March 18, 2003
Monsanto Room, ACES Library
3:00 - 4:30 pm
Paula Kaufman, presiding, called the meeting to order at 3:00 pm and after it was determined that a quorum was present.
1. Approval of faculty meeting minutes of February 18, 2003
The minutes were approved.
2. Introduction of Mortenson Center librarians
Barbara Ford introduced four Mortenson Center associates:
Olena Bashun, Vice Director of the Donetsk Regional General Scientific Library, Ukraine
Tatiana Rassokhina, Head of Digital Resources Department at Library of Tula State University, Russia
Stefan Siebert, Head of User Services, University Library, Rostock, Germany
Maira Tungatarova, Head of Marketing Department at National Youth Library, Kazakhstan
3. University Librarian's report (Paula Kaufman)
Paula Kaufman reported that the deans met with the Chancellor and the Provost to discuss the University's approach to the anticipated round of budget cuts. The state has asked the University to put 8% aside. The University system has found 4.25 %. The 2% placed aside by the Library, in case of a mid-year recession, will be part of that money. The 2% comes from all parts of the Library budget including collections.
The University's approach is to look at ways to share administrative processes and structures. The deans were given the weekend to come up with a list of ideas of how that might be done, but the preliminary ideas cannot be shared yet. Much of the work done by the divisions on plans for reconfiguration will feed into the Library's plans.
Both the Executive Committee and Budget group will work on strategy and approaches in the next week. EC will develop a list of functions that we might be able to consolidate or share. The Library has also been asked to cooperate with other units on campus about consolidating administrative activities, and the Library has been tentatively paired with GSLIS and the College of Communications for this purpose.
The Chancellor has appointed a committee, The Committee on Reorganization of Administrative Services, chaired by the Provost. Paula Kaufman is one of thirty members of the committee and they will be looking at ways the campus may be able to reduce administrative expenses. They have been given until April 7 to come up with a plan.
Pat Allen mentioned a recent newspaper article with a table comparing funds that universities prepared to give back across the state of Illinois. UIUC listed 4.5% and the other universities only listed 1-2%. He asked why UIUC figure is so much higher. Paula Kaufman responded that these decisions were probably made by university administrators and boards of trustees themselves.
Paula Watson asked Paula to clarify the process for the hold back scenario. Paula replied that the process is unclear. She emphasized that The Chancellor and Provost have said repeatedly that they are committed to excellence and will make cuts based on maintaining excellence. They have also stated that faculty will not lose their jobs.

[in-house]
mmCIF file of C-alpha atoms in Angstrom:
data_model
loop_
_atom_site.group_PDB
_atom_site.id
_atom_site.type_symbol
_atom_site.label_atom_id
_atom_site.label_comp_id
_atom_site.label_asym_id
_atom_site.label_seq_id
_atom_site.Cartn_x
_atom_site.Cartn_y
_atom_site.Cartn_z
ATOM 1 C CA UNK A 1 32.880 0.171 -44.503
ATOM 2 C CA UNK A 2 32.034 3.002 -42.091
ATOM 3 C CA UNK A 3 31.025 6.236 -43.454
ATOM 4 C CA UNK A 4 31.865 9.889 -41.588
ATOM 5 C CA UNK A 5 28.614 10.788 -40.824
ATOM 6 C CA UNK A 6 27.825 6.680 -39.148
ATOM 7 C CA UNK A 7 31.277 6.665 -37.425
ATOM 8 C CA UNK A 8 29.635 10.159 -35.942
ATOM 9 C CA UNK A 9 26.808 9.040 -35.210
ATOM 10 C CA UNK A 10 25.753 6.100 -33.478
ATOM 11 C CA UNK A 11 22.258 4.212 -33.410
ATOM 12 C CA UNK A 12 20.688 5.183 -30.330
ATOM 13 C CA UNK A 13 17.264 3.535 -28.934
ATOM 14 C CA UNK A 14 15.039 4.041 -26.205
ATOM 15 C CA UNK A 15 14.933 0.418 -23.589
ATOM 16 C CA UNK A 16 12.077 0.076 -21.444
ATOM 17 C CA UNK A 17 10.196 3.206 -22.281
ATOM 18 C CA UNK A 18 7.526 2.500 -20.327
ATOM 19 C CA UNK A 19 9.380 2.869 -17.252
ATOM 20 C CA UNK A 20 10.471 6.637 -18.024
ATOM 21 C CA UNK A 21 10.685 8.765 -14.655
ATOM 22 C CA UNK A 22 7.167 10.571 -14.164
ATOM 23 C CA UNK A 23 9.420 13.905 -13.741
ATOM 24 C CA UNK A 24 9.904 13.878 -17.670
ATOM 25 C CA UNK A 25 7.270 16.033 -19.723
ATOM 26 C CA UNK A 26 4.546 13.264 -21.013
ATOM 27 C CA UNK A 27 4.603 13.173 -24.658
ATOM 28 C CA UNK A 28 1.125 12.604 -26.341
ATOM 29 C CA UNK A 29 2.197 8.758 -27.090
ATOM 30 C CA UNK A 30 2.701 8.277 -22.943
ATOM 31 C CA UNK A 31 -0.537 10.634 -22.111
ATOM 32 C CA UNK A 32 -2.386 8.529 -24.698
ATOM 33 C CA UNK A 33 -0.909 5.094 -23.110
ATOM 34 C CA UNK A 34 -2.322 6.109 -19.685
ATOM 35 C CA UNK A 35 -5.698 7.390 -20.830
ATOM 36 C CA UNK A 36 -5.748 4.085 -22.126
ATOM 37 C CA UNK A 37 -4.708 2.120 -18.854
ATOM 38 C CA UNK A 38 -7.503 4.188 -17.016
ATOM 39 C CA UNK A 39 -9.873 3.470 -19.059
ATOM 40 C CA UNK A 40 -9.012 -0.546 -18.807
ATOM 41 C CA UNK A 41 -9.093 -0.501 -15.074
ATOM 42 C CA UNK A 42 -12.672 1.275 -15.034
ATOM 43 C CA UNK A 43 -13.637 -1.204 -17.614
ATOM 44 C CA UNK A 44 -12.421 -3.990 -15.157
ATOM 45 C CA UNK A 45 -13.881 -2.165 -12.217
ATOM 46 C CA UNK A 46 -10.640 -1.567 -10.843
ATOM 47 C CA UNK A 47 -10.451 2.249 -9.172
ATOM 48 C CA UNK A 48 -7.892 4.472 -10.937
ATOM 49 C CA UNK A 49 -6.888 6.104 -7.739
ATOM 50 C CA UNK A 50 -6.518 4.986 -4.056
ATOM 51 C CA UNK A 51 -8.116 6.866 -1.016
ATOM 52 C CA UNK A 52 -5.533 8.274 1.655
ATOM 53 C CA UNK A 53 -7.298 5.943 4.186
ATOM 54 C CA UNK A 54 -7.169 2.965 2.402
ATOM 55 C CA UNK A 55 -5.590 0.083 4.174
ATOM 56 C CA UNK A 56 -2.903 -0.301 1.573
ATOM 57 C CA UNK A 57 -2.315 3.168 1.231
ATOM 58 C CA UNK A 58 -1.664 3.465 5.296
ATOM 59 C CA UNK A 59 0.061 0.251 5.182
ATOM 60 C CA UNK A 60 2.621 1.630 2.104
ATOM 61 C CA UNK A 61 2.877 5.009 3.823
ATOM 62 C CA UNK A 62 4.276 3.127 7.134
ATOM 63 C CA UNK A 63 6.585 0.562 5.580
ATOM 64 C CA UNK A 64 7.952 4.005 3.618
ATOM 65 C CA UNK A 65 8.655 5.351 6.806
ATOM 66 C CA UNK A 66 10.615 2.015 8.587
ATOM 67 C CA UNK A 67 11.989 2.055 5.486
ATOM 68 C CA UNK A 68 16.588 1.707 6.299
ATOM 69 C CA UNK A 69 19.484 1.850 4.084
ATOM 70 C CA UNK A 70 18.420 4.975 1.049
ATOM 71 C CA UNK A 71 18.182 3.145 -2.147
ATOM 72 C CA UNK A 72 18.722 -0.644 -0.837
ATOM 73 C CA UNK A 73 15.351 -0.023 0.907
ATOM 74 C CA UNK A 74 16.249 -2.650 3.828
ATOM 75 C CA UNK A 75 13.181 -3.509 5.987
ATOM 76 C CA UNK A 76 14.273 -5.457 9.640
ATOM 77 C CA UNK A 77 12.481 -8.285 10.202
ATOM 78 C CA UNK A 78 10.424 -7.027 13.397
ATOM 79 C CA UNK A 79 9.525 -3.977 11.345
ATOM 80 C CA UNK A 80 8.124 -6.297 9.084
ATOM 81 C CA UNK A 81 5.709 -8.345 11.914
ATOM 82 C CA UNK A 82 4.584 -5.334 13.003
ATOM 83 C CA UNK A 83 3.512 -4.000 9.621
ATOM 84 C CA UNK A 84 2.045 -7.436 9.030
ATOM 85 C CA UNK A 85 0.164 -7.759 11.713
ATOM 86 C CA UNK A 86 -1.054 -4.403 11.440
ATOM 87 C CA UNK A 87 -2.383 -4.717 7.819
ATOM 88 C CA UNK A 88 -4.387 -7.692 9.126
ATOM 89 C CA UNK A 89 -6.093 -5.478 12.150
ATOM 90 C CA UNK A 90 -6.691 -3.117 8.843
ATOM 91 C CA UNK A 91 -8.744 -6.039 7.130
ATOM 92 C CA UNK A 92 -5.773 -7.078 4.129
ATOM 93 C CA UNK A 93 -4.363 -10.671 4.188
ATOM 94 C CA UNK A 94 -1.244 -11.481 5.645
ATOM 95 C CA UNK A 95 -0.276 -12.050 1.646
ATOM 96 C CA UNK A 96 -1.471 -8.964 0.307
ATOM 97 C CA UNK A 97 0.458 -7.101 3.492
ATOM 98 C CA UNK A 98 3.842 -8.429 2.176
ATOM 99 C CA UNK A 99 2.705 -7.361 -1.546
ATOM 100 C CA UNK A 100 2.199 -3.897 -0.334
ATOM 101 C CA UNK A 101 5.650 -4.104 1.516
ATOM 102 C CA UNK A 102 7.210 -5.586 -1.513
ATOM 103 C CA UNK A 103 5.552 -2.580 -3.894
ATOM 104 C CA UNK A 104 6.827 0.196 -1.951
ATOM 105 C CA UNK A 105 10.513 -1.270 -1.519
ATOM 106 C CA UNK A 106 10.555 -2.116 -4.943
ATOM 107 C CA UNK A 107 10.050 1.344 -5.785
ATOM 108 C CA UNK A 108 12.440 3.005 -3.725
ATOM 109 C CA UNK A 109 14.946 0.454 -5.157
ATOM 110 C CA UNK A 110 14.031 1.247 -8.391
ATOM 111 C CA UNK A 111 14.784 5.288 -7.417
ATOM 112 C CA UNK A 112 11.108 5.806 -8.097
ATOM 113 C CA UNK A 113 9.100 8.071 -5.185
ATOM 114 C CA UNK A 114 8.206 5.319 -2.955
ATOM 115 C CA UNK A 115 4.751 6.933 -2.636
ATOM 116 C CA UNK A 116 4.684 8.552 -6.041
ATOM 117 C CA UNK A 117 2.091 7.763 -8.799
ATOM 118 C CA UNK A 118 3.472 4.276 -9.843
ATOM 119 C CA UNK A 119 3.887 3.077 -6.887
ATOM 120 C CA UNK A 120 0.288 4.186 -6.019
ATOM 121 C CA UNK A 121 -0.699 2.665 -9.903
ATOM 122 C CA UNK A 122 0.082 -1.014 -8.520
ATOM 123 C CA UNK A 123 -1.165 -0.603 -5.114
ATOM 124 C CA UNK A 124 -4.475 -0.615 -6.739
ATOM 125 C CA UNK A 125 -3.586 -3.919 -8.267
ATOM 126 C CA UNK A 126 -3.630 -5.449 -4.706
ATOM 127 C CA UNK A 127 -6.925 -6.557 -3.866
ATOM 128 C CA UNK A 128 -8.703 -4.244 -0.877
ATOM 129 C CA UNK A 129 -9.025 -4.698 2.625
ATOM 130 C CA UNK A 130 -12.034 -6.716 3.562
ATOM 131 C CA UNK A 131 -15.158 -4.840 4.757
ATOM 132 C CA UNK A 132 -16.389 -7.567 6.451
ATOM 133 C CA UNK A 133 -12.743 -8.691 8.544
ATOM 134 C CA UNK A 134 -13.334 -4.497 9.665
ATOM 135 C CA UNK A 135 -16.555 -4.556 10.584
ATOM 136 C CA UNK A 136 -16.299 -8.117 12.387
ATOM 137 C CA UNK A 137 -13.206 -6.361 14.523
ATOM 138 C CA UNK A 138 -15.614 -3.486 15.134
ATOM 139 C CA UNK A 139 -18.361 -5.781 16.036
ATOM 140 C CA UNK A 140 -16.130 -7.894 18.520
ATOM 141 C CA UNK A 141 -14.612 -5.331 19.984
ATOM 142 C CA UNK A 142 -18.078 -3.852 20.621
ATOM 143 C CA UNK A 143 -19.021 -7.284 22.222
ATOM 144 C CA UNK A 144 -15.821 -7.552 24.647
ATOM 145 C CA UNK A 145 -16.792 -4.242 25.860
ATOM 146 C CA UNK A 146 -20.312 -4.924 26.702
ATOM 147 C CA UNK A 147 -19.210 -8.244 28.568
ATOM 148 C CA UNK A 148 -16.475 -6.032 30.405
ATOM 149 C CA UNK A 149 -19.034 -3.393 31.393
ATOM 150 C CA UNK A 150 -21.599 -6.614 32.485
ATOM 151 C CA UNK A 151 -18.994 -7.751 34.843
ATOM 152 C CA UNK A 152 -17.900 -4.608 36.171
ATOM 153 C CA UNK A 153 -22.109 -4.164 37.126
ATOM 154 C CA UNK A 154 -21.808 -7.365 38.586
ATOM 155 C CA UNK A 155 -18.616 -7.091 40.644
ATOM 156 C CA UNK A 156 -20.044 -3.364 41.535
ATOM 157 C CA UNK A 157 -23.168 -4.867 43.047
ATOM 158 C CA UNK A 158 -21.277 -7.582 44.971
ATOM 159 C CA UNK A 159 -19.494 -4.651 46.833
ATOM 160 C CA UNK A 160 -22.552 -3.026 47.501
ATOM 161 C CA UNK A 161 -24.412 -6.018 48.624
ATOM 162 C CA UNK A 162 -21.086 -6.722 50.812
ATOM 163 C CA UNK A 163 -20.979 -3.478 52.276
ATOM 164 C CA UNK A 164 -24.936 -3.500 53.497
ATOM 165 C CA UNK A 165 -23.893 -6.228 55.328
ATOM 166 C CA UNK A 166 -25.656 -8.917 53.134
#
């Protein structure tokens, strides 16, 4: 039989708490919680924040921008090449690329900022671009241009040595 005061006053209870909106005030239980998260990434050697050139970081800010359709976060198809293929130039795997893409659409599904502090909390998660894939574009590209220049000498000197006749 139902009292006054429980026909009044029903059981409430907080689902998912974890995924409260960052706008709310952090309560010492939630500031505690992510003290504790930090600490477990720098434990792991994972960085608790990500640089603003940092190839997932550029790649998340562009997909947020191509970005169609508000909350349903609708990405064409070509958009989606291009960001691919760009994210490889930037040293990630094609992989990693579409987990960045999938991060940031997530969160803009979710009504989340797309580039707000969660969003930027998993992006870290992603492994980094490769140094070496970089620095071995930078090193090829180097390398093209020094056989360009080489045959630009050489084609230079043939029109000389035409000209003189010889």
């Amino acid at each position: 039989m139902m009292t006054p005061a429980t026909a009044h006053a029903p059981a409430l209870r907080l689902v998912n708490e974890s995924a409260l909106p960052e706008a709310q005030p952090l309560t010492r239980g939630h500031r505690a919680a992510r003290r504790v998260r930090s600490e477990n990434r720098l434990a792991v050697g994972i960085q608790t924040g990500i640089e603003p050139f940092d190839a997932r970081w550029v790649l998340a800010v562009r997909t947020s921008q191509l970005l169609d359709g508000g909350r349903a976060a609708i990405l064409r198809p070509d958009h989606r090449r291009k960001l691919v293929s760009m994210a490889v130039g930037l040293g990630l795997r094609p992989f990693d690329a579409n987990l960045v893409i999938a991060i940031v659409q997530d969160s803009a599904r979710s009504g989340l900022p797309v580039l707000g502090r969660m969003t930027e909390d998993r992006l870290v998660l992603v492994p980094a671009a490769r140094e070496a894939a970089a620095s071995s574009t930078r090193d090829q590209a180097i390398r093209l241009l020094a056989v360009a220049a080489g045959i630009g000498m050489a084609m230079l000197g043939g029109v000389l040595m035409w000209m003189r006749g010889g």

Tina Chrzastowski asked about the possibility of staff layoffs, and whether a 60-day notification for a layoff of June 30 would mean that we would have to act soon. Paula replied that it is doubtful that there will be layoffs in this fiscal year because there is not enough time and the governor's plans are unclear. The Campus Personnel Services Office is looking at how layoffs would work this year, just as they did last year. The Provost has assured that the Library will be protected as much as possible, and this does not mean there will not be cuts, but the cuts will probably not be a severe as in other units.
4. Committee Reports
Executive Committee (Greg Youngen)
The Executive Committee met twice since the last Faculty meeting, on February 24 and March 10.
At the February 24 meeting EC discussed an academic professional position which was temporary and is not renewable. They discussed filling the position of Associate University Librarian for Planning and Budgeting after Bart Clark's retirement. The primary duties of the position will be reassigned to other AULs, and a new Director of Facilities will be hired, as an academic professional.
EC then discussed strategies for the impending budget situation. Paula Kaufman gave an overview of how other libraries are dealing with budget cuts, to provide a basis for guidelines that the Library will set. EC then discussed a CLIR proposal for support of post-doctoral positions. The Provost has committed $90,000 a year for two positions for three years, beginning in summer 2004, for people in humanities disciplines wishing to pursue library-related positions, and the Library needs to decide whether it wishes to support the program. EC also began the process for the annual evaluation of the University Librarian.